PCOS Awareness 2017 – The blog post catch up!

September is PCOS awareness month and during the course of this month, I will be doing daily blog posts about different aspects of the illness. This is today’s post and I wanted to use it to link you to posts I have done in the past about it before I start writing new content. So here they are below:

Happy reading cysters. xx

I will always be that chubby girl in a crop top…

I lack confidence in many things and part of me honestly believes that my anxiety will come and take away everything I love eventually. Once upon a time, I loved drama and performing arts but now if I even think about acting or dancing, my stomach feels like it rolls over. Not good.

My body is something that I have always struggled to accept but not consistently. Some days I’ll wake up with an attitude like “wow, so curvy today. Looking fine. Kylie Jenner can eat her heart out because you didn’t need to pay thousands for full lips like those.” Then I have my bad days, where I just look in the mirror and wonder why a fat mess like me is even allowed to leave the house. It is as if my body confidence issues have mood swings of their own.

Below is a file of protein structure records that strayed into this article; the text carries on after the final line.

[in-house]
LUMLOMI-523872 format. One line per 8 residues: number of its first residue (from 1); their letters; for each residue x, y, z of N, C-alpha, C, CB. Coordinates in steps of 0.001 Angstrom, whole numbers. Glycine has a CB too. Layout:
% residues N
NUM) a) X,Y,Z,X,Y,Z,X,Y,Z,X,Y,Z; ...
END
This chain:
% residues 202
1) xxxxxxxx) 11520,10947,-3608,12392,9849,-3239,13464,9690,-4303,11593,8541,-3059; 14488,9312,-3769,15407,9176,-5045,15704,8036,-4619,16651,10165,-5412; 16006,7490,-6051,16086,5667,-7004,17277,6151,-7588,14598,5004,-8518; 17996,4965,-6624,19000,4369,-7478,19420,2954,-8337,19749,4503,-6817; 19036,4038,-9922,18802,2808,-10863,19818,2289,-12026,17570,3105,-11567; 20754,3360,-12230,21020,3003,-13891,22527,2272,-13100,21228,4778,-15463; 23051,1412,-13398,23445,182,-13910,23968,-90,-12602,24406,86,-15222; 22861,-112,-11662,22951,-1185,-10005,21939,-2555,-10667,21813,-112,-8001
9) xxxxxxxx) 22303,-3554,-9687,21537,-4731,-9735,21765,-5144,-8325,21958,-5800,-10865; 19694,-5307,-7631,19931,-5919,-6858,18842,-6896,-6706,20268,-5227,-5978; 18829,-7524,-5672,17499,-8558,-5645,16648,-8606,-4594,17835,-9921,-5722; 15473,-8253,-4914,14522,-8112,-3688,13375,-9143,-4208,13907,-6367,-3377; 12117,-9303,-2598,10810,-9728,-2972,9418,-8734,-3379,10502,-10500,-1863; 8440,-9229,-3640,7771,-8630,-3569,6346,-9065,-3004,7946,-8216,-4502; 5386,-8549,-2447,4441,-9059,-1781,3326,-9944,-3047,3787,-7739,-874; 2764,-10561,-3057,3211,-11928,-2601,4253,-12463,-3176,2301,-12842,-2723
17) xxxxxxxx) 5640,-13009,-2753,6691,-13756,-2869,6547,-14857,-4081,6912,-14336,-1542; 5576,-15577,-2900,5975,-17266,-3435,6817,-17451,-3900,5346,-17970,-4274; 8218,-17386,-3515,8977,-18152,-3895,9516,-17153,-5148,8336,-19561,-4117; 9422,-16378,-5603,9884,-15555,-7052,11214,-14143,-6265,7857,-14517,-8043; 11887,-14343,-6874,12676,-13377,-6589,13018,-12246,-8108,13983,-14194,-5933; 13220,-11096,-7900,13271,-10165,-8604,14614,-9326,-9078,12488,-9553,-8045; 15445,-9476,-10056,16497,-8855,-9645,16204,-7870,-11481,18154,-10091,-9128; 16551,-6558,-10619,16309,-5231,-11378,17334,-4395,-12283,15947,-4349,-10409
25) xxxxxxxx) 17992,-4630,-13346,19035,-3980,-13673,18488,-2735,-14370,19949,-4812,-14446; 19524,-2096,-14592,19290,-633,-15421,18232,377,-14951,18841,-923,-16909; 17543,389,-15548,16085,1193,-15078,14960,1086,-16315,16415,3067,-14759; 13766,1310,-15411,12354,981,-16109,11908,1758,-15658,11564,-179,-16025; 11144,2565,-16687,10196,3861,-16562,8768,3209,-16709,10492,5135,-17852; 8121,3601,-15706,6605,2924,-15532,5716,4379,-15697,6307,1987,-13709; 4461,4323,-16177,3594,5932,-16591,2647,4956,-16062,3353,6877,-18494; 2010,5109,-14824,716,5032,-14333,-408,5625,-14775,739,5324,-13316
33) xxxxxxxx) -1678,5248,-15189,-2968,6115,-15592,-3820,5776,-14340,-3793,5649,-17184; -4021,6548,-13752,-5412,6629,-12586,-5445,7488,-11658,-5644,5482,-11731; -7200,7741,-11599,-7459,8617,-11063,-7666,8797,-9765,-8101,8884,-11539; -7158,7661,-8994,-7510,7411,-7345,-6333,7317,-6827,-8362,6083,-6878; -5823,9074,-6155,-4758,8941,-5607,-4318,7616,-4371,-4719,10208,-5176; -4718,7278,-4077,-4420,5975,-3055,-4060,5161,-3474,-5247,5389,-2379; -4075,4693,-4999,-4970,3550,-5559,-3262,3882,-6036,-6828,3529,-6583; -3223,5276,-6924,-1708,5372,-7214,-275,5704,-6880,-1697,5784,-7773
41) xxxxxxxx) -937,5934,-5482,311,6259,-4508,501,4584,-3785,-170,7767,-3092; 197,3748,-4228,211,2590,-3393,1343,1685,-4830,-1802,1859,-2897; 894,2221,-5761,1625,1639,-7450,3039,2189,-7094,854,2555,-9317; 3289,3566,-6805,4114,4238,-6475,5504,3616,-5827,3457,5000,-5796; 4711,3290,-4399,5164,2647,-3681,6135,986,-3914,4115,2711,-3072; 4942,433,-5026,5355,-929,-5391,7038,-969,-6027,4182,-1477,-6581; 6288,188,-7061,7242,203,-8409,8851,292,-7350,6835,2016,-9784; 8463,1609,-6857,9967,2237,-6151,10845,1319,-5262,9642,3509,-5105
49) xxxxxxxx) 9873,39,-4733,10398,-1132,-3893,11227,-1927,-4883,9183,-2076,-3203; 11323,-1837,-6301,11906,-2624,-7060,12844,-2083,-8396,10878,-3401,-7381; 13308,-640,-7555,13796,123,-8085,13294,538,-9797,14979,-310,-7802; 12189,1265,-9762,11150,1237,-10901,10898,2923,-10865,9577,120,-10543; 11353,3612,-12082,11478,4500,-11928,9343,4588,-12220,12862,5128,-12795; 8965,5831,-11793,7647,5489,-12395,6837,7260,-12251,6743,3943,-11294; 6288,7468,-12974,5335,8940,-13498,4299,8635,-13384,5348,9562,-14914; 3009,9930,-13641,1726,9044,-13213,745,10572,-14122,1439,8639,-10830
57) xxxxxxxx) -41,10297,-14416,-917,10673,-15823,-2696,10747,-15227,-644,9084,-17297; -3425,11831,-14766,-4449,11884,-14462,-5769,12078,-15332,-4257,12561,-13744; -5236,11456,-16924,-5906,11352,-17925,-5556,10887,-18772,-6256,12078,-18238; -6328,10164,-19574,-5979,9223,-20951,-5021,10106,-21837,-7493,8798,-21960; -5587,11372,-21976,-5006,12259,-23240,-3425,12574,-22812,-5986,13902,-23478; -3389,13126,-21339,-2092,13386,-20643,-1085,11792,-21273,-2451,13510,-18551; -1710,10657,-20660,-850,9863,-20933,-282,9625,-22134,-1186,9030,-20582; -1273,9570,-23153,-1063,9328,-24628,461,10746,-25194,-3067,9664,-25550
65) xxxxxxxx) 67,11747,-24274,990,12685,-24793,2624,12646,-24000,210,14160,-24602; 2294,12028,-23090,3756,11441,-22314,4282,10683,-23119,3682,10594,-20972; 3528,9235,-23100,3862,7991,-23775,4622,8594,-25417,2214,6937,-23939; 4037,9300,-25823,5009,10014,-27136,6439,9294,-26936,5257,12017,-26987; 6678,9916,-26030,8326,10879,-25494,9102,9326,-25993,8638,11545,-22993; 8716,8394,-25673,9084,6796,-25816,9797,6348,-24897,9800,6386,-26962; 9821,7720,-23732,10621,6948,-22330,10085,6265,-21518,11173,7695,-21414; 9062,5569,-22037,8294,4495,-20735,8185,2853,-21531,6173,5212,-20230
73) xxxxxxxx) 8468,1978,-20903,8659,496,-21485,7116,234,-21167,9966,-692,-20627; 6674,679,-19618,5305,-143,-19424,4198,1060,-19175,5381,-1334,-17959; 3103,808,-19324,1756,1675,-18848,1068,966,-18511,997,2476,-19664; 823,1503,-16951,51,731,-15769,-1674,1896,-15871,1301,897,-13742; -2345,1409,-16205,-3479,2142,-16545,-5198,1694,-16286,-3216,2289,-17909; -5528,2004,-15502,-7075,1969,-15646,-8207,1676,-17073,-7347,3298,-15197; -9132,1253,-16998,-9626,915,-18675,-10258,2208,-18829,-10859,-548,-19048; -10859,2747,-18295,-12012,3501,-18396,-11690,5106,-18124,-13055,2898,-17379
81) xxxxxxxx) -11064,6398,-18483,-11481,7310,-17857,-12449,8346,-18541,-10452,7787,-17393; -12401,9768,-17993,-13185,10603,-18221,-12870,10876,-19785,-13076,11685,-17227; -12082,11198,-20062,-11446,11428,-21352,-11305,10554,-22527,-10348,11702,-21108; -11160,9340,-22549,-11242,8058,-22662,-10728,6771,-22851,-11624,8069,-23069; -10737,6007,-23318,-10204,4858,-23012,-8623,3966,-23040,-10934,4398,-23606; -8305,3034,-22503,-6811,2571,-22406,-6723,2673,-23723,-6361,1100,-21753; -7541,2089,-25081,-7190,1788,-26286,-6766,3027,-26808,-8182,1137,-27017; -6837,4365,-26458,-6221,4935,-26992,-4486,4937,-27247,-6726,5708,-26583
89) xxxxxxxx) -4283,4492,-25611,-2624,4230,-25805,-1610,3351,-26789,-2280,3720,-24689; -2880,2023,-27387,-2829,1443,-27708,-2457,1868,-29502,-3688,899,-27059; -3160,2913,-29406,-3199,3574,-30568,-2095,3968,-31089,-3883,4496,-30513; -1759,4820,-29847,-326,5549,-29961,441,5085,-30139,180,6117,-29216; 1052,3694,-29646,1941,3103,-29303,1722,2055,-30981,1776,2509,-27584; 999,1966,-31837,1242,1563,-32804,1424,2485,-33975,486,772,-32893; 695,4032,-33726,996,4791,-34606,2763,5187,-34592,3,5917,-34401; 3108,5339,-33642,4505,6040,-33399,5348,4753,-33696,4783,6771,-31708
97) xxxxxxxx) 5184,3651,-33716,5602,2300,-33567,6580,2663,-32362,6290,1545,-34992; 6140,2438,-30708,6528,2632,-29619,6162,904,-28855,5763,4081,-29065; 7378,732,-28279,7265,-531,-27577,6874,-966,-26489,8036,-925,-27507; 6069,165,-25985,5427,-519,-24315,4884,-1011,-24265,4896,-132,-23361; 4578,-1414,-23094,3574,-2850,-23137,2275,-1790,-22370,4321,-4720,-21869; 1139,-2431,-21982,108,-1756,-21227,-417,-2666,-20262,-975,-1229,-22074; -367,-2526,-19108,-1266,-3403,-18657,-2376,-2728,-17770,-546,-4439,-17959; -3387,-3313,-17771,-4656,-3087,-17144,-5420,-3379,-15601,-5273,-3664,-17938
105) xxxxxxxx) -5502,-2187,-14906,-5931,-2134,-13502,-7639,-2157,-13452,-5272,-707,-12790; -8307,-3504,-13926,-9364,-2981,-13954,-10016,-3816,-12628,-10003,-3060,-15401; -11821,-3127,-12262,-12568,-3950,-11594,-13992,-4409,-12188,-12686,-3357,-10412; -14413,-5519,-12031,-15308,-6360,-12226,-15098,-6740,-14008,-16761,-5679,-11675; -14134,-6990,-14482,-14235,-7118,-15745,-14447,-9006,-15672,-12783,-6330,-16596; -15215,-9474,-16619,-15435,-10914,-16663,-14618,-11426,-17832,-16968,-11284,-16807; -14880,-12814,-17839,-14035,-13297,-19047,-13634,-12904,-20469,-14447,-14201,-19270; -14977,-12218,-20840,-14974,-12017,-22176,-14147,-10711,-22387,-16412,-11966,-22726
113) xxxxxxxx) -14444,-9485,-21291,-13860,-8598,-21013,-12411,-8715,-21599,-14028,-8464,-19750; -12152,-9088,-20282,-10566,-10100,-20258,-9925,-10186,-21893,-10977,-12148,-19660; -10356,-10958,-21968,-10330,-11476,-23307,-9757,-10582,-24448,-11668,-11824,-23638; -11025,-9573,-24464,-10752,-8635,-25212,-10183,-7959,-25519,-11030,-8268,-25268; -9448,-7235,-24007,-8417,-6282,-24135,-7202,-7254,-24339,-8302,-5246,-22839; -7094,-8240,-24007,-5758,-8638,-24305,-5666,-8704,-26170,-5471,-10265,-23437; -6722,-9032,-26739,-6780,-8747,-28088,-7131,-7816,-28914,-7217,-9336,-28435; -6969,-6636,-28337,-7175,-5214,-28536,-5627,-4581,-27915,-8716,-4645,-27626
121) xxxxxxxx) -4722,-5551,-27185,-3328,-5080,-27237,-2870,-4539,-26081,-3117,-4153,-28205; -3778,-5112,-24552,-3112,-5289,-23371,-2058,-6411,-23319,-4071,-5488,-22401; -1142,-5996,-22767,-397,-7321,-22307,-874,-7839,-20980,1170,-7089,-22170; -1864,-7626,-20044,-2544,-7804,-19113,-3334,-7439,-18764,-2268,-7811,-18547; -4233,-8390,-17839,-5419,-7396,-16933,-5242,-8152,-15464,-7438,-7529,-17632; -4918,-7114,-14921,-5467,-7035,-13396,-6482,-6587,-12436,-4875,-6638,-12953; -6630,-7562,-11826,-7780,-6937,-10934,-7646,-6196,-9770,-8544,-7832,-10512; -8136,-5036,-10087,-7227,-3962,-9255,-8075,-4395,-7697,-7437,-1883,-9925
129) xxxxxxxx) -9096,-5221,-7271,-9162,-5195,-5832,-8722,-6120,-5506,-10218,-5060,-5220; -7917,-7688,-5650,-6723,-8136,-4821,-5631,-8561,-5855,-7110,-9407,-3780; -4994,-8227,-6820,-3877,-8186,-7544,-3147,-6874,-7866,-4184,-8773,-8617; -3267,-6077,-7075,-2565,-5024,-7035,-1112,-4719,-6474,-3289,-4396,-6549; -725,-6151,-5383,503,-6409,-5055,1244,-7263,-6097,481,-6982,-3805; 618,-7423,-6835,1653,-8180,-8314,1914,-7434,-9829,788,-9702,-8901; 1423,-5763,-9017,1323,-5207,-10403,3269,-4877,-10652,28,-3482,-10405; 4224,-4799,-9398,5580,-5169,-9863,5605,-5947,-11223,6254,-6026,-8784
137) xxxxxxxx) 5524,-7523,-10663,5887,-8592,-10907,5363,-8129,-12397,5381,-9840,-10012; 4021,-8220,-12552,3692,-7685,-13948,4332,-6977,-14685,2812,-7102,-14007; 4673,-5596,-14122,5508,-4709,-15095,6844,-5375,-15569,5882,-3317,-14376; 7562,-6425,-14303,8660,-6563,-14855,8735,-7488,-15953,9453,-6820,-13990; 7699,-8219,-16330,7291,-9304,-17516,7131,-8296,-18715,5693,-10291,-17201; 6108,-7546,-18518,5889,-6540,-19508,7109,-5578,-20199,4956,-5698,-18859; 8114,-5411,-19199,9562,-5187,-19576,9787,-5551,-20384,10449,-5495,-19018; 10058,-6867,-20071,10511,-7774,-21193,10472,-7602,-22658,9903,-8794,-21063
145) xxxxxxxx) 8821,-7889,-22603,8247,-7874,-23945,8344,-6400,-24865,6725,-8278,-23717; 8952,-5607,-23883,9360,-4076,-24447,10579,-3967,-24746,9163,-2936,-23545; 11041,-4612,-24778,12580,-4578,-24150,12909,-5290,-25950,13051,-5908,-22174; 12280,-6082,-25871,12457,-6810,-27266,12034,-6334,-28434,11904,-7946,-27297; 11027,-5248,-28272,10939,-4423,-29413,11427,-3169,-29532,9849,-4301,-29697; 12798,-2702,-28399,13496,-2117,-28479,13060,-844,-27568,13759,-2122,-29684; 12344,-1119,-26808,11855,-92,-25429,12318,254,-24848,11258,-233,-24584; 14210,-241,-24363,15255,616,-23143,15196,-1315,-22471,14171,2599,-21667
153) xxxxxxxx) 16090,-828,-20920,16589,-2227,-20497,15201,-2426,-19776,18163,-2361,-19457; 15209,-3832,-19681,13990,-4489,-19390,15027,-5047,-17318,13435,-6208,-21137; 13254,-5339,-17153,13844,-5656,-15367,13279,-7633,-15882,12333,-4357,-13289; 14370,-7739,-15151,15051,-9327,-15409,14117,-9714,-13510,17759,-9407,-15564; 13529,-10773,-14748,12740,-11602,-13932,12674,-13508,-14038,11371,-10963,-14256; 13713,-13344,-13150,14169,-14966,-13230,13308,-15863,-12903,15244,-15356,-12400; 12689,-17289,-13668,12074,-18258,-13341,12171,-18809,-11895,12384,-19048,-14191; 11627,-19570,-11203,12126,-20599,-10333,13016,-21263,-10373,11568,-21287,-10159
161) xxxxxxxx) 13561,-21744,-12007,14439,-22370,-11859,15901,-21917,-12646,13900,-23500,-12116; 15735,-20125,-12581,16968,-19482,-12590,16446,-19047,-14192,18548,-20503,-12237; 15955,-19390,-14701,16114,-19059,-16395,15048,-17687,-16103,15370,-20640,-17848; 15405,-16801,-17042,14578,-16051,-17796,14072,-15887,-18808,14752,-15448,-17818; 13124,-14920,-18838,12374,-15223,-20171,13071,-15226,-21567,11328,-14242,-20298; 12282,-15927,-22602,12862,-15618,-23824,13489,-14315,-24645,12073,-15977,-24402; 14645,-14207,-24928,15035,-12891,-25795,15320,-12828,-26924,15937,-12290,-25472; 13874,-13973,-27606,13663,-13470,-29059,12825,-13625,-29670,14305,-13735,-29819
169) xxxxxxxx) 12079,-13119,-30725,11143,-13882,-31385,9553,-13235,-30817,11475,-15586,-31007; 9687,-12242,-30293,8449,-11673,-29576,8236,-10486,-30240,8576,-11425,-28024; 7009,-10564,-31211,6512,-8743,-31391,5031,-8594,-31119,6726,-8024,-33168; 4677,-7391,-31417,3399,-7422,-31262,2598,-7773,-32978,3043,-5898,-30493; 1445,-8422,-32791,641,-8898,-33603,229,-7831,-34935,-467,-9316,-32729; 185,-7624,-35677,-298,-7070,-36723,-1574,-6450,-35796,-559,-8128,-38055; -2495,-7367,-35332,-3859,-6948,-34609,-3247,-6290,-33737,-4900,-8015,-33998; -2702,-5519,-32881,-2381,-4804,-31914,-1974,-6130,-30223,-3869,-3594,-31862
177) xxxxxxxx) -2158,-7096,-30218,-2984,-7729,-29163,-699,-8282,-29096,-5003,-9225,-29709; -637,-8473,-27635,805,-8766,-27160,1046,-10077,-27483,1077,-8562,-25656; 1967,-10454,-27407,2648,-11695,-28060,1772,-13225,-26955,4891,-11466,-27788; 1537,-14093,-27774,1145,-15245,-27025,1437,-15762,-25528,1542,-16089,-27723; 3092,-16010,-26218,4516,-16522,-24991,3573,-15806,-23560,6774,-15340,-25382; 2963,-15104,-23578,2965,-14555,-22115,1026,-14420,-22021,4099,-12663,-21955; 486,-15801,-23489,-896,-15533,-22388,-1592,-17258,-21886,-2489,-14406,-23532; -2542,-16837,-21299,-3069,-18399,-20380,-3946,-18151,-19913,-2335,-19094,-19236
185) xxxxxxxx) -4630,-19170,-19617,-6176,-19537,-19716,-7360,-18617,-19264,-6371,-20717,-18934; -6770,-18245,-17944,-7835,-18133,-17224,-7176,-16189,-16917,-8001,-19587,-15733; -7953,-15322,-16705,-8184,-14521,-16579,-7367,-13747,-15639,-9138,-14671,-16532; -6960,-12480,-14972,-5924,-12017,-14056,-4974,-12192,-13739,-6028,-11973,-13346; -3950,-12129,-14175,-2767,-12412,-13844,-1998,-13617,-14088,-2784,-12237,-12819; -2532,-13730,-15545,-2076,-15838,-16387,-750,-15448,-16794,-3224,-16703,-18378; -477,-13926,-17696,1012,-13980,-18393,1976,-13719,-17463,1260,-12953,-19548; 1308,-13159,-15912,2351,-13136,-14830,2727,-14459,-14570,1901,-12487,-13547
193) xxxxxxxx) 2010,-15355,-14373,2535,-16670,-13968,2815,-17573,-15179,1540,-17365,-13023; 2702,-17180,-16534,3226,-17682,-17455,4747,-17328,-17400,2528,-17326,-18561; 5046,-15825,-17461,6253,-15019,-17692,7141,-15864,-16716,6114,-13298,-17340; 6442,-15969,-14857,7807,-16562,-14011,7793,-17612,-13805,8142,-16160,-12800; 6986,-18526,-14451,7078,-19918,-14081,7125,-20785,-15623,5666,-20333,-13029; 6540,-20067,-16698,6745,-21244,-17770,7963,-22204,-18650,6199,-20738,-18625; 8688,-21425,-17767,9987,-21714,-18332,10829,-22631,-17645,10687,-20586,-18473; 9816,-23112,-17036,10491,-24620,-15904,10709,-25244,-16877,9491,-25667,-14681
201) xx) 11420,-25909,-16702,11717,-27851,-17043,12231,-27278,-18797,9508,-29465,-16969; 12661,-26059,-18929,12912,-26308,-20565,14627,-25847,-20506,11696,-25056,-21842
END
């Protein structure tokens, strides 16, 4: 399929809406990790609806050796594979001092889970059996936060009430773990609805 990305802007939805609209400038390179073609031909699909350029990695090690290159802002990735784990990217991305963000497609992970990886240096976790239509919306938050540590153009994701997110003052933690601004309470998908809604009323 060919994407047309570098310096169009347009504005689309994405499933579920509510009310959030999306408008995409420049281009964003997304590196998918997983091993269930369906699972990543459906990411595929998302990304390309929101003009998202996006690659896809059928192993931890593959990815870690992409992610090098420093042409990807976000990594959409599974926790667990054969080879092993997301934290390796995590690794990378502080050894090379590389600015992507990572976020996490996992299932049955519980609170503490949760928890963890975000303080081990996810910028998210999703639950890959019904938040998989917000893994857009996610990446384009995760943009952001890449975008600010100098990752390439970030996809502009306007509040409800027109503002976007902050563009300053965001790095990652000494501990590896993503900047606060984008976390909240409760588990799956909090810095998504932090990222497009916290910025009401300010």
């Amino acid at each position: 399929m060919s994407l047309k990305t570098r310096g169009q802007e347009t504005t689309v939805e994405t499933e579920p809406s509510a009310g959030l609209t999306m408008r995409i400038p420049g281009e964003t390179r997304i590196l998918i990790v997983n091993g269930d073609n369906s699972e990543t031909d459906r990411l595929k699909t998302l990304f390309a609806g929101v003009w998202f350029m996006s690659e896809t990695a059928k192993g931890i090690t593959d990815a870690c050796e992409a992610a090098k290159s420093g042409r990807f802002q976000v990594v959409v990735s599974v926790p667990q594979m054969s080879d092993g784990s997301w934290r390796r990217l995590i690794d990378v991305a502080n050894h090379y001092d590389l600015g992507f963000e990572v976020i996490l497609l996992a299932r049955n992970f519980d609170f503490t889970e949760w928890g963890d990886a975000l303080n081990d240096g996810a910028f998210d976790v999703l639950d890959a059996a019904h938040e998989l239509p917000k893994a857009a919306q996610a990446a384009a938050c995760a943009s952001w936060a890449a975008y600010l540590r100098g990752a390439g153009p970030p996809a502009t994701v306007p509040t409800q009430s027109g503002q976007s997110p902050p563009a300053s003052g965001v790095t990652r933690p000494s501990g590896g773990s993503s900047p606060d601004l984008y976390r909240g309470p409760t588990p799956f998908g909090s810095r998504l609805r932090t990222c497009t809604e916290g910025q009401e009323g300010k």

People rarely see that side of me though. I only choose to let people know about my insecure days when they are so bad that I just lie in bed making myself cry. If I’m around people, I tend to make a lot of fat jokes about myself as if I think I’m beating them to it. Being told that I would struggle to lose weight because of my PCOS only seemed to make it worse as on the days where I feel less confident I feel like there’s no way of making myself feel better.

That being said… I’m currently a UK size 14 clothing and once, I was a size 8 but even back then I had a tummy. I still thought I was fat. Ridiculous, right? The thing is, if you are truly unhappy with your body image, it actually isn’t your body that’s the problem. It’s your mind. You can’t fix your body to fix your mind, that’s not how it works. If I was as unhappy with a size 8 as I am at size 14 then I won’t be happy no matter what I do. It’s sort of like being in the mind of someone who suffers from anorexia, without you actually starving yourself. You see flaws that aren’t there.